Someone told me about the Octopress blog engine last week, which is a blog engine based on Jekyll, the engine that powers sites such as GitHub Pages. The main difference between Octopress and plain vanilla Jekyll is with Jekyll, you have to write your own Templates, Styles, and Javacscript code, but with Octopress, it has been abstracted away. All you need to do is clone the Octopress repository and start writing posts (or migrating posts in my case). With that being said, I have spend the past week migrating my blog from Wordpress to Octopress.

Here are some of my initial thoughts, first on Wordpress:

  • Compared to when it first came out, Wordpress is now too heavy for a simple blog. It has the functionality of a content management system, and that is why sites like TechCrunch use to manage their content. They also have an army of authors creating content, vs one for my blog.

  • Every time the admin site opens, it says that an Wordpress upgrade is available. At first this was neat, a one click upgrade, but now, it is becoming a bit of a risk. A lot of effort has gone in to the site, and if for some reason the upgrade process is not clean, it can break a lot of things. Clearly, you should be backing up as you go along, but then it is no longer a one click upgrade.

  • The process of writing a post is very heavy. First you need to log in to the Admin site, start writing the post in html markup. If you want to include code in your post, there is not really a clean way to do this. To preview your post you hit preview, but most of the time the code plugins do not behave correctly thus the only real way to preview is to publish the post.

  • An internet connection is required to do anything. This is not 100% true, as you can always use a tool such as Mars Edit to write the post offline, but the preview never looks the same as it does when published on the real site. It also doesn’t understand how to preview or author code samples.

Now my thoughts on Octopress:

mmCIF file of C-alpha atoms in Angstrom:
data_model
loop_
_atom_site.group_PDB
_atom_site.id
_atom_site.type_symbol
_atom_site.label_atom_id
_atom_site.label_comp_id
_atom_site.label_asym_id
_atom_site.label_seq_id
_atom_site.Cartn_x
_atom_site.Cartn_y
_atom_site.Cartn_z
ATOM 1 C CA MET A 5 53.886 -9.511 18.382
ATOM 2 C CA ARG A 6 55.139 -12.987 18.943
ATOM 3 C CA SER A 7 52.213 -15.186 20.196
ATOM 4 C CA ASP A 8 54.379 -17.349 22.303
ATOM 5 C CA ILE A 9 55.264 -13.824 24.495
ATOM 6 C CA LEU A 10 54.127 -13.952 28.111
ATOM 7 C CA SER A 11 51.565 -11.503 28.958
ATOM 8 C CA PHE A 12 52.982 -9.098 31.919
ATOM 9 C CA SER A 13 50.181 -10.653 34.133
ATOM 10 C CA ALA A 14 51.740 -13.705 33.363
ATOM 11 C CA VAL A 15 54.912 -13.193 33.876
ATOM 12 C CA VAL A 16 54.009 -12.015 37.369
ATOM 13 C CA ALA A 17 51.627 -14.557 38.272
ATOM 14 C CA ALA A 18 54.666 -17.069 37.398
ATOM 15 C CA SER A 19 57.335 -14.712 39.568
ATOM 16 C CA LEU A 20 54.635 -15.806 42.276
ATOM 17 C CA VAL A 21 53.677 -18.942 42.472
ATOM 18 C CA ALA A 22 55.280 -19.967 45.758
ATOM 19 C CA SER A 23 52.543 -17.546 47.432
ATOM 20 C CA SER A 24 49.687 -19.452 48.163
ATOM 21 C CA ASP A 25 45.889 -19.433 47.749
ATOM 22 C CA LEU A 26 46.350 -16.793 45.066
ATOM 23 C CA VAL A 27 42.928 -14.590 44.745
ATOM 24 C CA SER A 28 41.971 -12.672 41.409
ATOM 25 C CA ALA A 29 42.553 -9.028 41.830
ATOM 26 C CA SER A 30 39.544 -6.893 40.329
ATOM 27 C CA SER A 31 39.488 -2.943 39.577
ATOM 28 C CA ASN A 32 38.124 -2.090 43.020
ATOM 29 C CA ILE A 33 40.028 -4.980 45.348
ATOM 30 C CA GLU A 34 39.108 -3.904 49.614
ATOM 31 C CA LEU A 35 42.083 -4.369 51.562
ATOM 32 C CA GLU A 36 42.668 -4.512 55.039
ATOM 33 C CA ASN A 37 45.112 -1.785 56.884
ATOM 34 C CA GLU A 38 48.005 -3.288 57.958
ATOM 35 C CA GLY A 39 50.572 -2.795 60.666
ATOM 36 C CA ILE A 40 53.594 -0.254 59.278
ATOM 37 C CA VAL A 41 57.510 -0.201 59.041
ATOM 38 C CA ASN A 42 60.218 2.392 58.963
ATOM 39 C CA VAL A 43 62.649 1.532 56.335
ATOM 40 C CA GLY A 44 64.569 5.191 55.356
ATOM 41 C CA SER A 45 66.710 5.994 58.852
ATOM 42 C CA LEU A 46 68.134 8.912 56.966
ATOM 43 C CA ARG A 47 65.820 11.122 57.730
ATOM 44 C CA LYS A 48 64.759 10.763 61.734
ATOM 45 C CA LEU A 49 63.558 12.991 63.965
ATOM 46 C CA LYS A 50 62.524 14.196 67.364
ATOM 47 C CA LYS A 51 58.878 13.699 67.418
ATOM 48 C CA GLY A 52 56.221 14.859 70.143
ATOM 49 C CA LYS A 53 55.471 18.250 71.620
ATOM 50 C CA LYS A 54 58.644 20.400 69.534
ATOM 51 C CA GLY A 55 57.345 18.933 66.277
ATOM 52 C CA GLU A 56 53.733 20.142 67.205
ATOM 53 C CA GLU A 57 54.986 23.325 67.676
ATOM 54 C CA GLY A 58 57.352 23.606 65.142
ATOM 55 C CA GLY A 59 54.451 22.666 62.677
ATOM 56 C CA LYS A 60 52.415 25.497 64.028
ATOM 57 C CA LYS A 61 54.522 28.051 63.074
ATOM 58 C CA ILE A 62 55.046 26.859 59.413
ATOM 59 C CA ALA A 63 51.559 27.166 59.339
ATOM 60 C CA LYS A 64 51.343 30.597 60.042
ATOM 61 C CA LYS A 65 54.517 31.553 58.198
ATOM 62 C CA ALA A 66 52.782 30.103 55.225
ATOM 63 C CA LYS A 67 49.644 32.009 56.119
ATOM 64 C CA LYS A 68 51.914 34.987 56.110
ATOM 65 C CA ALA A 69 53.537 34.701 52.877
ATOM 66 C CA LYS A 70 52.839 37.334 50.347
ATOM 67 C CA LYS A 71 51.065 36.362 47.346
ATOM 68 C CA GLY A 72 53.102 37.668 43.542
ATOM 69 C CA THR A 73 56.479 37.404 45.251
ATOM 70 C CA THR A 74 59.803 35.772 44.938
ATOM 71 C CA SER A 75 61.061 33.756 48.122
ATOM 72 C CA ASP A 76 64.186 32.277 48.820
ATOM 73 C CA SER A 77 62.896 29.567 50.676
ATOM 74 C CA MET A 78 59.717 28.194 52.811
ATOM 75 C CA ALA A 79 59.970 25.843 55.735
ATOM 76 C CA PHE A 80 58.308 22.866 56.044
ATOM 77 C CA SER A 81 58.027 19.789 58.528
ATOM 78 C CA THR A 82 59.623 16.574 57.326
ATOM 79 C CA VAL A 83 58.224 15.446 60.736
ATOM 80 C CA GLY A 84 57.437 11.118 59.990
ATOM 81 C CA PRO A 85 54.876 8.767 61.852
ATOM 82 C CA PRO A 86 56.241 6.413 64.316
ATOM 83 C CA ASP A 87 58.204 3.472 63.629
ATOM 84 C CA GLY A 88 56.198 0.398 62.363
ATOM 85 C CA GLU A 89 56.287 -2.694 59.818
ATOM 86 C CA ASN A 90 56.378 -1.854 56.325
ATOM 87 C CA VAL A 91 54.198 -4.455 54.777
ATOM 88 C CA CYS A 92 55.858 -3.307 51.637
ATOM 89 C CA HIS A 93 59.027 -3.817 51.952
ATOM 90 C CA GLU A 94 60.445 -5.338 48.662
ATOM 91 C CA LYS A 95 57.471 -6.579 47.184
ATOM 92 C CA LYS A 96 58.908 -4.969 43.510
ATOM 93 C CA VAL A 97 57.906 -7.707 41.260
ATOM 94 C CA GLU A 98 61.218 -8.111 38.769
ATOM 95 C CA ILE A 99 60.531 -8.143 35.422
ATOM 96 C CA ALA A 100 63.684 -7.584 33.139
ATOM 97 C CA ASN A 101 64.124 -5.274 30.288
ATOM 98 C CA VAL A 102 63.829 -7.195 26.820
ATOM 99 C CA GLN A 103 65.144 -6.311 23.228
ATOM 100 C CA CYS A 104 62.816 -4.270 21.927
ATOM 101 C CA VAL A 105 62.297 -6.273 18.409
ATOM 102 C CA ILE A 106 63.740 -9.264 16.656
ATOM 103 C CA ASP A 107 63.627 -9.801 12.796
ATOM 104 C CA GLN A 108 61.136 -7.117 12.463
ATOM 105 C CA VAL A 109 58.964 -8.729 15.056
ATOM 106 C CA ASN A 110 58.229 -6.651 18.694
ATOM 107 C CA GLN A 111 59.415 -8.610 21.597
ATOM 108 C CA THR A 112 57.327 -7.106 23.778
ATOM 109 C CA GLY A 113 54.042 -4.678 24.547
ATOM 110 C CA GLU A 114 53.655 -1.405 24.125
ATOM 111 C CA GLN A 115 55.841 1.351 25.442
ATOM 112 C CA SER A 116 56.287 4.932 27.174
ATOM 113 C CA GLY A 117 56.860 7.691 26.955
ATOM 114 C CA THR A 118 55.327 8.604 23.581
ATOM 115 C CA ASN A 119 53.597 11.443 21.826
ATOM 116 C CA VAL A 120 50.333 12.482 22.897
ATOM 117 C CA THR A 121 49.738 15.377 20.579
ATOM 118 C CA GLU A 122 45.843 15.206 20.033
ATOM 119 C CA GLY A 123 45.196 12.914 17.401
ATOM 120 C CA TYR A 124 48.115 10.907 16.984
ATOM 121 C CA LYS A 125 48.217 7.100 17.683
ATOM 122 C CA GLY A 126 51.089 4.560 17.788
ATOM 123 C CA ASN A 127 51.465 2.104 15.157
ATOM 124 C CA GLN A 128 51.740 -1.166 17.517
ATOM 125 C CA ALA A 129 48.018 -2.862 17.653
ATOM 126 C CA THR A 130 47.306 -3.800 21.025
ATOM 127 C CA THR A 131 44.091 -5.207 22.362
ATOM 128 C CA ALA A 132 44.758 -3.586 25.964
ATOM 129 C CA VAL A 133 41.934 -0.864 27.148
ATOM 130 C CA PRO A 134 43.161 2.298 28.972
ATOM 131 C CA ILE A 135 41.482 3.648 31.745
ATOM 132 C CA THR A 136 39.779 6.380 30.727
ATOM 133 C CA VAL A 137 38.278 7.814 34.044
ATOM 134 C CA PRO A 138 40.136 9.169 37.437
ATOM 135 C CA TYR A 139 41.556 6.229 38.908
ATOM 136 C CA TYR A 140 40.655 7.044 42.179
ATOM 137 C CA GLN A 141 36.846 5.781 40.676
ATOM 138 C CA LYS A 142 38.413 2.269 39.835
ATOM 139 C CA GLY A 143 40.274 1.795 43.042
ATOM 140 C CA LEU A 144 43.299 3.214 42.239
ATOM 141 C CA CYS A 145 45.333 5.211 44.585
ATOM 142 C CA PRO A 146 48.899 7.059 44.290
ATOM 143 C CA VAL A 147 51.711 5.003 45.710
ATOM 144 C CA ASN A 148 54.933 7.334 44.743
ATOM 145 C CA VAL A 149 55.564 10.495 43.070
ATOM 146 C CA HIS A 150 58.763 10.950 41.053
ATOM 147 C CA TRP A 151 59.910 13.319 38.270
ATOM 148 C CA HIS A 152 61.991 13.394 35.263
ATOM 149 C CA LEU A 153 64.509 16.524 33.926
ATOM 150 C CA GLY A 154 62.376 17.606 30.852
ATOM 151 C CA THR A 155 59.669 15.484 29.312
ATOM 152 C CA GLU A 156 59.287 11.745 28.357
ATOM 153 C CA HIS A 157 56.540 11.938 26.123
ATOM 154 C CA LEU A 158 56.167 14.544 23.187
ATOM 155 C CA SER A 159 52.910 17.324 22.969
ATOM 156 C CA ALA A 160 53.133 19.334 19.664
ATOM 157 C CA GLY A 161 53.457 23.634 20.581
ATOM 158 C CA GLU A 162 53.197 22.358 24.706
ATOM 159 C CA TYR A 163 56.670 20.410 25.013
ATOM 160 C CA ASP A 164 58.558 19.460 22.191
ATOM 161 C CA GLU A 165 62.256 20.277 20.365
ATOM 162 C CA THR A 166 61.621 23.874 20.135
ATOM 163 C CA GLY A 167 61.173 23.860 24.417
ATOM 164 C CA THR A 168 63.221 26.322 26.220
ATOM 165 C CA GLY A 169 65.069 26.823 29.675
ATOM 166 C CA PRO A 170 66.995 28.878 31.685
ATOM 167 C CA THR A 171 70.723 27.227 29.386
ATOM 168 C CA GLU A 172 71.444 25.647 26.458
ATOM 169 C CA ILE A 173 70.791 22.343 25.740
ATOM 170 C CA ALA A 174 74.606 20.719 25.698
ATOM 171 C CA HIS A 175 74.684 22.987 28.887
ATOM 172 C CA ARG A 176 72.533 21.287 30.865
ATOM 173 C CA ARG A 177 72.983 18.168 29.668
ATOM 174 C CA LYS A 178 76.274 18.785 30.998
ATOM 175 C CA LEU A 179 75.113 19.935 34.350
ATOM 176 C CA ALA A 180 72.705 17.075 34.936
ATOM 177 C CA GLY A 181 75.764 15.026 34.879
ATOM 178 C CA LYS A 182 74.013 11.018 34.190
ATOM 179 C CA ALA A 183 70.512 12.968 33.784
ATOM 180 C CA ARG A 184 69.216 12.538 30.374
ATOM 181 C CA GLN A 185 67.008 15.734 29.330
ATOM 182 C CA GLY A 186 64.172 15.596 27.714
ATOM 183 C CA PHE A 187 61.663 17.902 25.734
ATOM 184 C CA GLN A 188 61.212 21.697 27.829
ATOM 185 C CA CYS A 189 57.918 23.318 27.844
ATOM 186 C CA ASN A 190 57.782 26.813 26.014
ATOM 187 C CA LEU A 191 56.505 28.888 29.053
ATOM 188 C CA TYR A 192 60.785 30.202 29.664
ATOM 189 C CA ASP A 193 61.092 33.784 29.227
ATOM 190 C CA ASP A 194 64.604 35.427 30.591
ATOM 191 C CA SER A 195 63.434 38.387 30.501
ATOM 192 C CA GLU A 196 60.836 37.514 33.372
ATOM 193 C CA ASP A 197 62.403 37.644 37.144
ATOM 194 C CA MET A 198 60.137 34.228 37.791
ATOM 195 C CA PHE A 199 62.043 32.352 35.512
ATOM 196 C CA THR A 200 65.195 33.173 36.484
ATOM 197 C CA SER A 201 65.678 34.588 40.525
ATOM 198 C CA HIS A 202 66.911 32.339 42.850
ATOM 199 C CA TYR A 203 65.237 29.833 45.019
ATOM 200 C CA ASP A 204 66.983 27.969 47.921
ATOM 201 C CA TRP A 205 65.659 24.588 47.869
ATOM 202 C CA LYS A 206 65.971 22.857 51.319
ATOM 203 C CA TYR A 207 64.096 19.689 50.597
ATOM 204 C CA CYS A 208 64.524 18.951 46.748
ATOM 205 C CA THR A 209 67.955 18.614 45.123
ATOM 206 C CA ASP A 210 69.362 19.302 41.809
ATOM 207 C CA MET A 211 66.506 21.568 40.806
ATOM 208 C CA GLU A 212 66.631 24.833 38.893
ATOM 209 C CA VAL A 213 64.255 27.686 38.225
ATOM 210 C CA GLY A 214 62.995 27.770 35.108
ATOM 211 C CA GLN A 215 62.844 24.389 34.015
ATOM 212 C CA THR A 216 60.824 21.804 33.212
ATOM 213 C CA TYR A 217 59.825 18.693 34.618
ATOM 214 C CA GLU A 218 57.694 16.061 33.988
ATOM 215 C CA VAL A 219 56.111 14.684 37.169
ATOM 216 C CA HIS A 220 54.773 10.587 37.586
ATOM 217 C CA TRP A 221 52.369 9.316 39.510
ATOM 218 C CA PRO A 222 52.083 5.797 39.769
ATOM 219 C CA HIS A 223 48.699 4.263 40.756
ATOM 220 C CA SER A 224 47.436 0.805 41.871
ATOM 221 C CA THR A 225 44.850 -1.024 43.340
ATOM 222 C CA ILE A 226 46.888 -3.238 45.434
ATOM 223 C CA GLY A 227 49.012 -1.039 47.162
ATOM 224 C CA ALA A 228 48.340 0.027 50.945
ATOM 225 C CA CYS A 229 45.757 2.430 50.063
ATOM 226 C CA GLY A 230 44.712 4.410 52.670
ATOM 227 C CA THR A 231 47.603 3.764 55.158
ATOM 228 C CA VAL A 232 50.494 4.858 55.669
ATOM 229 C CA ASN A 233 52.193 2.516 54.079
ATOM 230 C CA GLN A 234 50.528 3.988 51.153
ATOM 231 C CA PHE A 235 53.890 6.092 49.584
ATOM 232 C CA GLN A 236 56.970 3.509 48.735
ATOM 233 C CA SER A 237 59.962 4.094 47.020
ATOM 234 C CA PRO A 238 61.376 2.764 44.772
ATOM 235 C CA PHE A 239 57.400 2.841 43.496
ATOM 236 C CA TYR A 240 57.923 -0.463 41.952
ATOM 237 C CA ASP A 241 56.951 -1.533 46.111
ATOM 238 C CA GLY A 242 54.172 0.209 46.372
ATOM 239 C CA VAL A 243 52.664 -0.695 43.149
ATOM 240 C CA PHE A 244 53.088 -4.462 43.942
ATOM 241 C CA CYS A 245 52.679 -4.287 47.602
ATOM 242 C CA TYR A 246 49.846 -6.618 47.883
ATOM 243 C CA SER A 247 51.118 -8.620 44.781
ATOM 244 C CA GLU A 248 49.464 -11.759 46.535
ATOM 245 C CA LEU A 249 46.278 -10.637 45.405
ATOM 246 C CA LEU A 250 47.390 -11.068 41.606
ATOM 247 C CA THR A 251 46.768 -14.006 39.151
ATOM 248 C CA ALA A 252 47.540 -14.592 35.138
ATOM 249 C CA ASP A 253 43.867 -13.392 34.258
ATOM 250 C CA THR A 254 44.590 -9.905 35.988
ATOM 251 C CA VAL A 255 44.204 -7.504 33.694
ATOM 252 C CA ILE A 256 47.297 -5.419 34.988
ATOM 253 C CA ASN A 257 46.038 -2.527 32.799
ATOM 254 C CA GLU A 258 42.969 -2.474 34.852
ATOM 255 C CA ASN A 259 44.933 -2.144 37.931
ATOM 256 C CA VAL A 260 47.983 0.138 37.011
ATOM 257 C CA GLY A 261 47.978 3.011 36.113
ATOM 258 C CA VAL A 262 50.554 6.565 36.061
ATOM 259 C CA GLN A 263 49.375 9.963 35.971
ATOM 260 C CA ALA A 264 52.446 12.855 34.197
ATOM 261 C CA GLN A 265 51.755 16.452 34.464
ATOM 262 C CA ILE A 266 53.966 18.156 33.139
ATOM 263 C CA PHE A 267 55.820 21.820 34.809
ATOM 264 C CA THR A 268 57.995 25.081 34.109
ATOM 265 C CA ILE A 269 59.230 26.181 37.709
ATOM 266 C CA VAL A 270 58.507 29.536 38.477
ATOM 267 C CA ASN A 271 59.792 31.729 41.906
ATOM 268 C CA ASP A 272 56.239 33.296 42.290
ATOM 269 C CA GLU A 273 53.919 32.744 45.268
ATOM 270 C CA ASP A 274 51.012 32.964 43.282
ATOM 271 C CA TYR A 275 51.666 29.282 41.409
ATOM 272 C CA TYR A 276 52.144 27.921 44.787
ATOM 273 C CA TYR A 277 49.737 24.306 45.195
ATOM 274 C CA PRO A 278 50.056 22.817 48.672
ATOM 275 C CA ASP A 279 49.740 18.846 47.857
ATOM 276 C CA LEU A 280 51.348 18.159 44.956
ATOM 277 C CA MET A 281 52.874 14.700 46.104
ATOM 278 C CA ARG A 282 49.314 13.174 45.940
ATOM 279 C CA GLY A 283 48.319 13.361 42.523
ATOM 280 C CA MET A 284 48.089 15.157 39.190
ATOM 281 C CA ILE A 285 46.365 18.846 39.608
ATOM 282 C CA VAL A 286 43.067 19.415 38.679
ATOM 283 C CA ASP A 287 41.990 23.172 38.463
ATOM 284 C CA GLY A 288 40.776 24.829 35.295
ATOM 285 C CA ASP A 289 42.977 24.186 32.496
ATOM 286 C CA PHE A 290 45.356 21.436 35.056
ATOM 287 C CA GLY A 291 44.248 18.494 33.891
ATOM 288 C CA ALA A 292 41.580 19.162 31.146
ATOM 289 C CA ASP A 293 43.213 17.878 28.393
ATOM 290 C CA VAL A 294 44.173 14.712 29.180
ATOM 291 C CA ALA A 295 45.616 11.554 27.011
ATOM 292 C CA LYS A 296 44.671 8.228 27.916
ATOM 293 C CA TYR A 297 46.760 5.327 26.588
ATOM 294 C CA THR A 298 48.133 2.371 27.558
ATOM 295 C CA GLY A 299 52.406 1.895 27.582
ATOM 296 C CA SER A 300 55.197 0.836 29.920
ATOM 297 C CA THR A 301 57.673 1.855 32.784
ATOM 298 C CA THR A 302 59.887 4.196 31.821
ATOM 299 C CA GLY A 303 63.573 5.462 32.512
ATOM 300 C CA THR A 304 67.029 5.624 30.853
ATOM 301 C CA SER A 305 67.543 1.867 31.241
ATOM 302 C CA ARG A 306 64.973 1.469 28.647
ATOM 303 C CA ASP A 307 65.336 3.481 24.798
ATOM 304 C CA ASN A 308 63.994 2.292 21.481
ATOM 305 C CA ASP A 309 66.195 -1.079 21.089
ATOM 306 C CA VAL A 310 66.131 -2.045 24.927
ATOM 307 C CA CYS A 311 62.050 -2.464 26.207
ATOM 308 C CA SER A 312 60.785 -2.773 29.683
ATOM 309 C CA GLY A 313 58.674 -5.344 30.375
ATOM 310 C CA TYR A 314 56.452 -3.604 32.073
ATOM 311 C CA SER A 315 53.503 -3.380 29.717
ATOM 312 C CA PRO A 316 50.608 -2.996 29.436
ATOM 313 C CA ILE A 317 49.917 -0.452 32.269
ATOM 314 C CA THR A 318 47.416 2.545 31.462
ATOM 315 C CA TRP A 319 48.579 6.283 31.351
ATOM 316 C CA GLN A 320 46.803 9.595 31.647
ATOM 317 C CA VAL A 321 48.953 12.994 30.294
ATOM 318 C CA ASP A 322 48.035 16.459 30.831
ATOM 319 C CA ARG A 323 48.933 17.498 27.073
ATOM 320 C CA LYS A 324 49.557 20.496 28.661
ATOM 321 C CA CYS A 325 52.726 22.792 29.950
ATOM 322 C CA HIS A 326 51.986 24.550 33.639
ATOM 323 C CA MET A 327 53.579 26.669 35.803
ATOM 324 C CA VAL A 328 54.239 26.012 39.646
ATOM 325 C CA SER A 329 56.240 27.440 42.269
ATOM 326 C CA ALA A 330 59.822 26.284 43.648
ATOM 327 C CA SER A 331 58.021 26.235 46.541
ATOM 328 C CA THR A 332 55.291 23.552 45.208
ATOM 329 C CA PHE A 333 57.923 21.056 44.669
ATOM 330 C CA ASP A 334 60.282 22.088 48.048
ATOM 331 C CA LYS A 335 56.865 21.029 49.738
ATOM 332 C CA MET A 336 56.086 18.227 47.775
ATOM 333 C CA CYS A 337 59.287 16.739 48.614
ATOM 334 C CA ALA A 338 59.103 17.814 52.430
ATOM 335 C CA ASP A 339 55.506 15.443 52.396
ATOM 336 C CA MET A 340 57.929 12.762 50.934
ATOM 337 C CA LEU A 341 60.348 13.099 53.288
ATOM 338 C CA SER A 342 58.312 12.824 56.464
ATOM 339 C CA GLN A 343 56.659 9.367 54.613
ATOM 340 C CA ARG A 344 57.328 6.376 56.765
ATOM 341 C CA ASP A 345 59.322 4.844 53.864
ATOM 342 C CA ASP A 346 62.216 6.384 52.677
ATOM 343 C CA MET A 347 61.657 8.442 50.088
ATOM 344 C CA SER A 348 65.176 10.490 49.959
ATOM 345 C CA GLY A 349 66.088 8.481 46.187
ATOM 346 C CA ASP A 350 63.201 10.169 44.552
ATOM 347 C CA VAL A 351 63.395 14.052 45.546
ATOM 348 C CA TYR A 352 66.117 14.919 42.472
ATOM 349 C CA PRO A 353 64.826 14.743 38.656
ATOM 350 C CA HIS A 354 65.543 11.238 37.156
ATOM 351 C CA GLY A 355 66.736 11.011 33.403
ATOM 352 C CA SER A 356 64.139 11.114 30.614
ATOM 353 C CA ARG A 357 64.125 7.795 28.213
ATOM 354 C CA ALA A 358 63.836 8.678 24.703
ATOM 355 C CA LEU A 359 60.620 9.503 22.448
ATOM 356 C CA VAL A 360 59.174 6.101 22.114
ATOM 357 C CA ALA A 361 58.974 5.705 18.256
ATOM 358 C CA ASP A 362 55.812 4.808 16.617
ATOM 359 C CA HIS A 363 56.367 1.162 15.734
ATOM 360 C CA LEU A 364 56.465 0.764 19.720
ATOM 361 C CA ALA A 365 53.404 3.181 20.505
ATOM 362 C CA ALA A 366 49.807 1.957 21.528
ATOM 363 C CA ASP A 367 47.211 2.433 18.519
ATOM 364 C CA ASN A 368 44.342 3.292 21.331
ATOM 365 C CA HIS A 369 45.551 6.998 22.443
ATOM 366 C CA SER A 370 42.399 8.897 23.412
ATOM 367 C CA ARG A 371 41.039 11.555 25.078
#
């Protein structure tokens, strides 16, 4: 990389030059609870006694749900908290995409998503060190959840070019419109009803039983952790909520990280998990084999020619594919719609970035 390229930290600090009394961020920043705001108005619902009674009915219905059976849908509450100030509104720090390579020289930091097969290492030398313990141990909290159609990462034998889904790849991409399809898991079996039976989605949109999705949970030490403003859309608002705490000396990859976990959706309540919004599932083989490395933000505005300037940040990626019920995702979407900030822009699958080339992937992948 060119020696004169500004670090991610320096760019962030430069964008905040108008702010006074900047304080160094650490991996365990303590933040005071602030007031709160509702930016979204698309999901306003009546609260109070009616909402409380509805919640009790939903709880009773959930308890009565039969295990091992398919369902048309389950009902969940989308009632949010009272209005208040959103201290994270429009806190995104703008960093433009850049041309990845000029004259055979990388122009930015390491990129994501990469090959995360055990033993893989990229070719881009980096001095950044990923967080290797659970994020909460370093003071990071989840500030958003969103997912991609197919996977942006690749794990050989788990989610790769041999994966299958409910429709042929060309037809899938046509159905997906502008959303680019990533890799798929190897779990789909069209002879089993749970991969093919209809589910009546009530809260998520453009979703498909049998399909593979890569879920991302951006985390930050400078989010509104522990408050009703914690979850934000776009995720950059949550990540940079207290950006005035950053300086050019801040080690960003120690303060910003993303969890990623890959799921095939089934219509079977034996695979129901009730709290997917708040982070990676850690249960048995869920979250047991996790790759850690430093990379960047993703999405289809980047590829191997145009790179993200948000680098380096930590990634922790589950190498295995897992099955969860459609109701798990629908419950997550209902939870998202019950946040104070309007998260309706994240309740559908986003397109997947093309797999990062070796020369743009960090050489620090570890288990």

• It is based on Ruby which is Cool!

  • No database required! Again, since Octopress is nothing more than a Template Engine, the end product is static html that you can copy to any host and it will be live.

  • Since Octopress is a template engine, not a blog engine, you have your entire blog including all your posts in a single project. This works out great because you can open the project in RubyMine and see your posts as Markdown, your design as Sass and CSS, and your site layout as Liquid Templates.

  • The writing process is very Agile, as you can preview the site as many times as you want without having to copy/push/deploy code anywhere. All that you need to do is cd in to your blog’s project directory and type rake preview and browse to localhost:4000

  • You can write posts in Markdown, which happens to be my favorite way of generating web content (thanks to GitHub and Stackoverflow).

  • There are a variety of great ways to embed code within a post. The first great option is to use the neat GitHub notation by surrounding your code with three tick marks. The second is to use the Liquid Template notation, which is equally nice. Lets not forget that you can include a GitHub gist VERY easily, just { gist gistIdNumber }. Can’t get much easier than that! Last but defiantly, not least is you can include a source file from the filesystem.

  • Code samples look fantastic when they are rendered in the Solarized themed code viewer! Hers’s a sample:

  def fib( n:Int) = fib_tr( n, 1, 0)

  def fib_tr( n: Int, b: Int, a: Int): Int = n match {
    case 0 => a
    case _ => fib_tr( n -1, a + b, b)

It has been about a week and my blog is completely migrated over to Octopress now. It has been a rather enlightening experience for me because Octopress and Wordpress are so different. Bottom line is Octopress was written by and targeted at hackers, and that fact inspires me at a level that Wordpress never was able to do. I am hoping to leverage that hacker inspiration to get my self writing posts on a more regular basis starting today.